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Sioux Falls CTE Academy FFA Chapter Celebrates Its First FFA Week

Amanda Wolf with her FFA teammates Chantelle Meyeraan and Shelby Liesner-Fertig.
Courtesy Photo
Amanda Wolf with her FFA teammates Chantelle Meyeraan and Shelby Liesner-Fertig.

FFA is an agriculture youth leadership organization founded in 1928 by a group of farmers. Today, some 5,500 South Dakota students are members of this national organization. But it is an exclusive organization. Only students enrolled in agriculture education classes can participate. In recognition of FFA Week, we bring you a story from South Dakota’s newest chapter. It was founded fall 2022 when Sioux Falls Career and Technical Education Academy began offering agriculture education classes.

During the school year, Amanda Wolf lives with her parents and four siblings in Sioux Falls. But during the summer months, she’s outdoors caring for goats, chickens, rabbits and geese on her Aunt Megan’s Lincoln County farm.

“Farming and overall agriculture has been in my family for a long time. I have a heart for agriculture,” Amanda Wolf said.

During the summer months, Wolf is also active in Lincoln County 4-H, competing in livestock judging and she shows rabbits, goats, sheep and poultry. It was through her Lincoln County 4-H friends that she learned about high school agriculture education classes and FFA.

“I used to always be so jealous of my friends in Lennox because they got to go into the show ring for FFA. I was actually talking to my aunt and parents about possibly moving out to the farm and going to school in Lennox because they have an ag program over there,” Amanda Wolf said.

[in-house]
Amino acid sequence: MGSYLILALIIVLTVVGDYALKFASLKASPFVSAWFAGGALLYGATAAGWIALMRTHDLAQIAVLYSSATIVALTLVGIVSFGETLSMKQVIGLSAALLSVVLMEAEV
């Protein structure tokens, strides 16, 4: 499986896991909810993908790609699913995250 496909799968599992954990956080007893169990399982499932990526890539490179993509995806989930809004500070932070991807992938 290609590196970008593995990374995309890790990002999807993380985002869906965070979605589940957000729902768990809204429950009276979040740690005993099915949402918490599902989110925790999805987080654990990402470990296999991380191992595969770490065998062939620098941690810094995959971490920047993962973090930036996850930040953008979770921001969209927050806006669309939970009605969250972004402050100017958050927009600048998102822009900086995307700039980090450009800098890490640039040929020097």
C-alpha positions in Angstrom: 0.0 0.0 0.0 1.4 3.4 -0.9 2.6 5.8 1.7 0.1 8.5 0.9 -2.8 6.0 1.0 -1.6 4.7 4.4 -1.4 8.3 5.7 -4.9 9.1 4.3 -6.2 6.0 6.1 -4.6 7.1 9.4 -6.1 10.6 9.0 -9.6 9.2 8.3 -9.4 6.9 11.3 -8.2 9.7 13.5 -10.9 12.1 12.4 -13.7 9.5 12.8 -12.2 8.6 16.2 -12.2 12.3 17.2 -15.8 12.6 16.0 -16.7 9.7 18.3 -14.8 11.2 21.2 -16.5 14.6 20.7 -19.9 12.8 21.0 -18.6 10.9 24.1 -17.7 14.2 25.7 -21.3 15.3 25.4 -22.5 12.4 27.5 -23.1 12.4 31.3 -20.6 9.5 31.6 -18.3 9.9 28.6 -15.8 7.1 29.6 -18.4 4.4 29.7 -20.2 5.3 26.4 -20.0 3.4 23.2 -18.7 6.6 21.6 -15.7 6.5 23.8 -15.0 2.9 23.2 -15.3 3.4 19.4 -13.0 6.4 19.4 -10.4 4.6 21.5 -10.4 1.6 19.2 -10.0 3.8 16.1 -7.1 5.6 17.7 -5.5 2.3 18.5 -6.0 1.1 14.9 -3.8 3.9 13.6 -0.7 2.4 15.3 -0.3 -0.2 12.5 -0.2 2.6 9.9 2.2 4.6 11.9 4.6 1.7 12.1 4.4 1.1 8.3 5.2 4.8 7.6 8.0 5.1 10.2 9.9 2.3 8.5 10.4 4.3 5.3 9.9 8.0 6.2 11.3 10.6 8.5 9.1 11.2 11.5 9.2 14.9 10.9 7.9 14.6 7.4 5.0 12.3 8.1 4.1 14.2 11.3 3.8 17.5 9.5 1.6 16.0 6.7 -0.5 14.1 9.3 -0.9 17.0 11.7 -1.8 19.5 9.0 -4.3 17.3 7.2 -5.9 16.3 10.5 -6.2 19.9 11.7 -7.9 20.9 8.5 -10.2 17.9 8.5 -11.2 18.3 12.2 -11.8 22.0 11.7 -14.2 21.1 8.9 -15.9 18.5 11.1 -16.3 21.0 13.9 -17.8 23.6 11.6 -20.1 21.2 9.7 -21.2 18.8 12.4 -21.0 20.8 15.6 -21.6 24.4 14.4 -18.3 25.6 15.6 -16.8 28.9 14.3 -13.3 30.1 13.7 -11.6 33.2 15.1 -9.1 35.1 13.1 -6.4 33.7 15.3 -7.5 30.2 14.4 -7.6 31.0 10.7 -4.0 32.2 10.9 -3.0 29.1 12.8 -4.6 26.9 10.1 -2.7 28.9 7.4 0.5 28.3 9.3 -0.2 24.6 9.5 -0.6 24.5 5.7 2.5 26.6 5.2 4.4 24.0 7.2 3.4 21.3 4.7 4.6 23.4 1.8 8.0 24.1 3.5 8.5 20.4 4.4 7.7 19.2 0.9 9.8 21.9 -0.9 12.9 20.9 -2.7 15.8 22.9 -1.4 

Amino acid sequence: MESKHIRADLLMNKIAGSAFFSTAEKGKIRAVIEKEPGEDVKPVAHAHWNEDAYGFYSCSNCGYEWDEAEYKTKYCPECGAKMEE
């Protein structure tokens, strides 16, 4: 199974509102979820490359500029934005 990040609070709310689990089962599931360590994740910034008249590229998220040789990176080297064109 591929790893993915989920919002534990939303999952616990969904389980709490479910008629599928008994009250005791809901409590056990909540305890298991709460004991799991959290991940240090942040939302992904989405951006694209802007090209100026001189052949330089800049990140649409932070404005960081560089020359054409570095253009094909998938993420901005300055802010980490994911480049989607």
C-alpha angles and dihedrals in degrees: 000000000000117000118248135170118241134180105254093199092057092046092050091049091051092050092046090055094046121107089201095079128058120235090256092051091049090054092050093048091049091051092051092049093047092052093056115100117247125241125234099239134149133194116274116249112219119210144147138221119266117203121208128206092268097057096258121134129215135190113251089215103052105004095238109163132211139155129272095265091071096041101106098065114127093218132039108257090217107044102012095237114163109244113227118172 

And then she learned that an agriculture education program and FFA chapter were opening in Sioux Falls at the Career and Technical Education Academy.

“I was like, ‘Yes! This is what I’m into,’” Amanda Wolf said.

Fall 2022 was the first school year agriculture education has been offered at Sioux Falls Career and Technical Education Academy. All students from Sioux Falls high schools, as well as some area rural high schools can take agriculture education.

Wolf is one of 30 students to sign up to take agriculture education as an elective class at the CTE Academy. Daily around 9:06, she boards a bus at Roosevelt High School to take the large animal science class. Once class is finished, she is bused back to Roosevelt to engage with her core classes like geometry or English 2.

Even though she knew quite a bit about livestock before taking this class, Wolf says she has learned a lot. And one more thing – now she actually looks forward to Mondays.

“Before this class, I didn’t really want to get up or go to school,” Wolf said. “Now, when my alarm rings every morning, it’s like, ‘All right, let’s get up. Let’s go.’ I actually have fun in school,” Amanda Wolf said.

Classmate Paytan Waterman agrees.

“This is the highlight of my morning, that’s for sure. The fact that Mr. Jensen is a very hands-on teacher, that really helps. He gives us information about the different kinds of cows, swine, horses, goats and sheep, all of that, with all that information and the games we play to remember that is very helpful,” Paytan Waterman said.

Paytan Waterman checks on chickens during her agriculture education class.
Lura Roti
Paytan Waterman checks on chickens during her agriculture education class.